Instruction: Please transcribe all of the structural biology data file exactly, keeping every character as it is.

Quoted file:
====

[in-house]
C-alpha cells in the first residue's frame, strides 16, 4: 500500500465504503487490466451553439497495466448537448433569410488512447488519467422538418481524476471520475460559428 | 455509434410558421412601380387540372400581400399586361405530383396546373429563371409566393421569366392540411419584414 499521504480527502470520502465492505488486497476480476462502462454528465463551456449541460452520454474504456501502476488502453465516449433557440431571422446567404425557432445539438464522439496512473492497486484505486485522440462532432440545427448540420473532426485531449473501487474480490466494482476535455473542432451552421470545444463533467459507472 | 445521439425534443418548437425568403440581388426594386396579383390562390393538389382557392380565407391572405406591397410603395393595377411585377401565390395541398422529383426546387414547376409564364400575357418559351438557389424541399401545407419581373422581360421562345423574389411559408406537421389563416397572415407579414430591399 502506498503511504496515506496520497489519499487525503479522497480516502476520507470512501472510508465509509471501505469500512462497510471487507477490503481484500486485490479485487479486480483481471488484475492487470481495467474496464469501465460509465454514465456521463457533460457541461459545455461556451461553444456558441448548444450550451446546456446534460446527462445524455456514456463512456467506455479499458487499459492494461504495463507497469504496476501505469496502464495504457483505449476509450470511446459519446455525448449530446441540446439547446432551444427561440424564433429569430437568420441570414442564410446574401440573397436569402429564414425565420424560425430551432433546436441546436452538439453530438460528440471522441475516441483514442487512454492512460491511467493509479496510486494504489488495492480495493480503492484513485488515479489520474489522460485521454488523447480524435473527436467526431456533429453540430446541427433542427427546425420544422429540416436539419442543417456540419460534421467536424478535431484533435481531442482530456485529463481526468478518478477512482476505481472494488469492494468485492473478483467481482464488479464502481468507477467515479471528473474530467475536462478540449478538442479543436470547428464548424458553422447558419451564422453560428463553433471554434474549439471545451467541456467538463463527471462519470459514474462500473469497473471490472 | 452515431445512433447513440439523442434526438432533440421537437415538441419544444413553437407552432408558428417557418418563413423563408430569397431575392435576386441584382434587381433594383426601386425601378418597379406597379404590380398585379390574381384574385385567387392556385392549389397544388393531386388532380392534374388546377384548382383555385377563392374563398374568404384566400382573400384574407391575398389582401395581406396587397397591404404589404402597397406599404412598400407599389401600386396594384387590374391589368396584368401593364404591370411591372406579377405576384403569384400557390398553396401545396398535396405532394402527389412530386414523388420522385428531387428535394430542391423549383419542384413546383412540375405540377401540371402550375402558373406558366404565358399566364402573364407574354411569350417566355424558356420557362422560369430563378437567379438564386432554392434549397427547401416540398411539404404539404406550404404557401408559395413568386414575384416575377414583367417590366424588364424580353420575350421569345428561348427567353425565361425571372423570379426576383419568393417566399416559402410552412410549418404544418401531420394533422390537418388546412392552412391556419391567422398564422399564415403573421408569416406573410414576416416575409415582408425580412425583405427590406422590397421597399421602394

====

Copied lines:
[in-house]
C-alpha cells in the first residue's frame, strides 16, 4: 500500500465504503487490466451553439497495466448537448433569410488512447488519467422538418481524476471520475460559428 | 455509434410558421412601380387540372400581400399586361405530383396546373429563371409566393421569366392540411419584414 499521504480527502470520502465492505488486497476480476462502462454528465463551456449541460452520454474504456501502476488502453465516449433557440431571422446567404425557432445539438464522439496512473492497486484505486485522440462532432440545427448540420473532426485531449473501487474480490466494482476535455473542432451552421470545444463533467459507472 | 445521439425534443418548437425568403440581388426594386396579383390562390393538389382557392380565407391572405406591397410603395393595377411585377401565390395541398422529383426546387414547376409564364400575357418559351438557389424541399401545407419581373422581360421562345423574389411559408406537421389563416397572415407579414430591399 502506498503511504496515506496520497489519499487525503479522497480516502476520507470512501472510508465509509471501505469500512462497510471487507477490503481484500486485490479485487479486480483481471488484475492487470481495467474496464469501465460509465454514465456521463457533460457541461459545455461556451461553444456558441448548444450550451446546456446534460446527462445524455456514456463512456467506455479499458487499459492494461504495463507497469504496476501505469496502464495504457483505449476509450470511446459519446455525448449530446441540446439547446432551444427561440424564433429569430437568420441570414442564410446574401440573397436569402429564414425565420424560425430551432433546436441546436452538439453530438460528440471522441475516441483514442487512454492512460491511467493509479496510486494504489488495492480495493480503492484513485488515479489520474489522460485521454488523447480524435473527436467526431456533429453540430446541427433542427427546425420544422429540416436539419442543417456540419460534421467536424478535431484533435481531442482530456485529463481526468478518478477512482476505481472494488469492494468485492473478483467481482464488479464502481468507477467515479471528473474530467475536462478540449478538442479543436470547428464548424458553422447558419451564422453560428463553433471554434474549439471545451467541456467538463463527471462519470459514474462500473469497473471490472 | 452515431445512433447513440439523442434526438432533440421537437415538441419544444413553437407552432408558428417557418418563413423563408430569397431575392435576386441584382434587381433594383426601386425601378418597379406597379404590380398585379390574381384574385385567387392556385392549389397544388393531386388532380392534374388546377384548382383555385377563392374563398374568404384566400382573400384574407391575398389582401395581406396587397397591404404589404402597397406599404412598400407599389401600386396594384387590374391589368396584368401593364404591370411591372406579377405576384403569384400557390398553396401545396398535396405532394402527389412530386414523388420522385428531387428535394430542391423549383419542384413546383412540375405540377401540371402550375402558373406558366404565358399566364402573364407574354411569350417566355424558356420557362422560369430563378437567379438564386432554392434549397427547401416540398411539404404539404406550404404557401408559395413568386414575384416575377414583367417590366424588364424580353420575350421569345428561348427567353425565361425571372423570379426576383419568393417566399416559402410552412410549418404544418401531420394533422390537418388546412392552412391556419391567422398564422399564415403573421408569416406573410414576416416575409415582408425580412425583405427590406422590397421597399421602394